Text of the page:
Fullwidth ASCII variants
Halfwidth CJK punctuation
Halfwidth Katakana variants
Halfwidth Hangul variants
Fullwidth symbol variants
Halfwidth symbol variants
In CJK 4E00–9FFF (Chinese, Japanese and Korean) computing, graphic characters are traditionally classed into fullwidth (in Taiwan and Hong Kong: 全形; in CJK and Japanese: 全角) and halfwidth (in Taiwan and Hong Kong: 半形; in CJK and Japanese: 半角) characters. With fixed-width fonts, a halfwidth character occupies half the width of a fullwidth character, hence the name.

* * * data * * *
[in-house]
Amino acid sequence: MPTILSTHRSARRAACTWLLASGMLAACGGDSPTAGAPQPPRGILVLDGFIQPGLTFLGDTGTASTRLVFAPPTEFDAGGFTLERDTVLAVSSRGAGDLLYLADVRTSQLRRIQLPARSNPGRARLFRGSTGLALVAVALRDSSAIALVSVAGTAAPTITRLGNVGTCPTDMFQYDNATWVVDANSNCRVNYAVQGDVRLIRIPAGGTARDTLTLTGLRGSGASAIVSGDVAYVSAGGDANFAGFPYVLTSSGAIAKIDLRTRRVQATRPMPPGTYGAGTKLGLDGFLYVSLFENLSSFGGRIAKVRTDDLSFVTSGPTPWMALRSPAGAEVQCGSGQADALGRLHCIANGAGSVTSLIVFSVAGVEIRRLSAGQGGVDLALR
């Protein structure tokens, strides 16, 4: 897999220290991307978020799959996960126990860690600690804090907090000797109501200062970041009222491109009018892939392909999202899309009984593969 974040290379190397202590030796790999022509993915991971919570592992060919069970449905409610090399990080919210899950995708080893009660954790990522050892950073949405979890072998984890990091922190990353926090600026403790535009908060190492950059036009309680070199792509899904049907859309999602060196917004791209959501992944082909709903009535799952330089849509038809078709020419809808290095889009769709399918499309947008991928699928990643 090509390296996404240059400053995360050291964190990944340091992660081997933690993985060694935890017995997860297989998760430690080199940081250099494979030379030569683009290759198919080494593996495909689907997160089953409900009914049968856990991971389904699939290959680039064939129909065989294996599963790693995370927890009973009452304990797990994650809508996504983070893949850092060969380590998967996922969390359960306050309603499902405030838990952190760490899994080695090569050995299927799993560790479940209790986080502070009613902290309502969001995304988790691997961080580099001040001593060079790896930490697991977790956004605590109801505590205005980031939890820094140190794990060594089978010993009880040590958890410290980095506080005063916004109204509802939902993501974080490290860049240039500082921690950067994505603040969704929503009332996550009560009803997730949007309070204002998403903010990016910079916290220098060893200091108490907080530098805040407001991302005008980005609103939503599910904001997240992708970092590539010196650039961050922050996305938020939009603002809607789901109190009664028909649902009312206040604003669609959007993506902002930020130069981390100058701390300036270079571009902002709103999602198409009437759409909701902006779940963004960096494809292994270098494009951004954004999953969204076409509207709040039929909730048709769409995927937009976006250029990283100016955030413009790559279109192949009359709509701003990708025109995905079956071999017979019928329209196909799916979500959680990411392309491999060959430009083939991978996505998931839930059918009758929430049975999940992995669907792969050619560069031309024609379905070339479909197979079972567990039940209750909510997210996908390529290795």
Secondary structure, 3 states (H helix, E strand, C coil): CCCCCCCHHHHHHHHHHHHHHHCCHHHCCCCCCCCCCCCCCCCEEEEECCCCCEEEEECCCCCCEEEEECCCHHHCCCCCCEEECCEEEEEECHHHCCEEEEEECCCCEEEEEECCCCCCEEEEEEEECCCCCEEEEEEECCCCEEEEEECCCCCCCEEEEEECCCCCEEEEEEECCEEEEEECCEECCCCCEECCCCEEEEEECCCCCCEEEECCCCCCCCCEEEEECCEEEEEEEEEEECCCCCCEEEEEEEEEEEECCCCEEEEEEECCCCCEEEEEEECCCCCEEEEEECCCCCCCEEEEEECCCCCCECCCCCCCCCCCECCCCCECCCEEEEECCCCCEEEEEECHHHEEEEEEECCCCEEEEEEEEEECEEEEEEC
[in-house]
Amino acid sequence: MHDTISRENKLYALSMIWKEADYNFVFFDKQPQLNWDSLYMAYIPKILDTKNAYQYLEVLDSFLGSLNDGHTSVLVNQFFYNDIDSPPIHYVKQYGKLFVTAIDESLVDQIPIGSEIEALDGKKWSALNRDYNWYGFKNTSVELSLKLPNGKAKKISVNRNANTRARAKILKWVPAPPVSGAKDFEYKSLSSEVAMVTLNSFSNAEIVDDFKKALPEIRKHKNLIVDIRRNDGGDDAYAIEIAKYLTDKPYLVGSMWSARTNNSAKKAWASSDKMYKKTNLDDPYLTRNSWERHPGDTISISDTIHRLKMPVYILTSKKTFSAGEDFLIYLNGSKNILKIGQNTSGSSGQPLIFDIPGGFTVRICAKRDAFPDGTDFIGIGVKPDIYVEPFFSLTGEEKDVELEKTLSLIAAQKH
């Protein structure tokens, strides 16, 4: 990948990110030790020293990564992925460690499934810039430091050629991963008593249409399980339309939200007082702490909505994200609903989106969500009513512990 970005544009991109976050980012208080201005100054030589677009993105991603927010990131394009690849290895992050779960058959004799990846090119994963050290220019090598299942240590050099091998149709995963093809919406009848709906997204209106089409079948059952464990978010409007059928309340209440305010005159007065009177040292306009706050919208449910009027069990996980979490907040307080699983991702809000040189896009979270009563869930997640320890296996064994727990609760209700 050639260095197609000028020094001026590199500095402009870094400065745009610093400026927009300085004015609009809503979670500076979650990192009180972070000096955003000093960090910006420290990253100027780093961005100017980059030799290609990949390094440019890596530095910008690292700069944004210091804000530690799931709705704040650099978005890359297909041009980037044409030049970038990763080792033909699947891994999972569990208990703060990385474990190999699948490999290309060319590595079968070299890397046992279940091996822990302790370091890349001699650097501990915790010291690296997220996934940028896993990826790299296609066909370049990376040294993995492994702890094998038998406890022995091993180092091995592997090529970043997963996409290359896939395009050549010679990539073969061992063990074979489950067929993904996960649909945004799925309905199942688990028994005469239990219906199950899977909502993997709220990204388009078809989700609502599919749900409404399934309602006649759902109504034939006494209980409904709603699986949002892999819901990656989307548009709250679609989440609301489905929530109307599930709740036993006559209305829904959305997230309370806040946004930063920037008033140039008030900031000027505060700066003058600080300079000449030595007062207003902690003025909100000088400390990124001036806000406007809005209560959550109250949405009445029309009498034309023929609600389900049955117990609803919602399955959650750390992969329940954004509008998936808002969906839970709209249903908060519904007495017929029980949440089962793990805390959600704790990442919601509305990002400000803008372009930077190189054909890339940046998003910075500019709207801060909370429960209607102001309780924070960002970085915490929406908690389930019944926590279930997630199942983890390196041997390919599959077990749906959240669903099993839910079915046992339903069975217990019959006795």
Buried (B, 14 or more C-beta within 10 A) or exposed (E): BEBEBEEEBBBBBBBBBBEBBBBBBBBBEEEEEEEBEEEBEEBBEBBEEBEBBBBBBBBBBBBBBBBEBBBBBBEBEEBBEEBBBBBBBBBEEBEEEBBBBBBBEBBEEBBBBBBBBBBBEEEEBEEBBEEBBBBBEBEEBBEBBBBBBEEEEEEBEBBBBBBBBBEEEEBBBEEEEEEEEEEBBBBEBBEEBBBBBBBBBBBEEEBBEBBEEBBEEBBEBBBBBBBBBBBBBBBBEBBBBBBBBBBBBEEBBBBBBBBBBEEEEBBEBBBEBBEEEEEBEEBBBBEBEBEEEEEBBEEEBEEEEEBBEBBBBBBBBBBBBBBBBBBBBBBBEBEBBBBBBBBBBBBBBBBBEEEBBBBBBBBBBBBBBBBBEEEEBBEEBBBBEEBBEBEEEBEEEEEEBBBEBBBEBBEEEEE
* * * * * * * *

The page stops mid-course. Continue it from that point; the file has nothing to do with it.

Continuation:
In the days of computer terminals and text mode computing, characters were normally laid out in a grid, often 80 columns by 24 or 25 lines. Each character was displayed as a small dot matrix, often about 8 pixels wide, and an SBCS (single byte character set) was generally used to encode characters of western languages.
For a number of practical and aesthetic reasons, Han characters would need to be twice as wide as these fixed-width SBCS characters. These «fullwidth characters» were typically encoded in a DBCS (double byte character set), although less common systems used other variable-width character sets that used more bytes per character.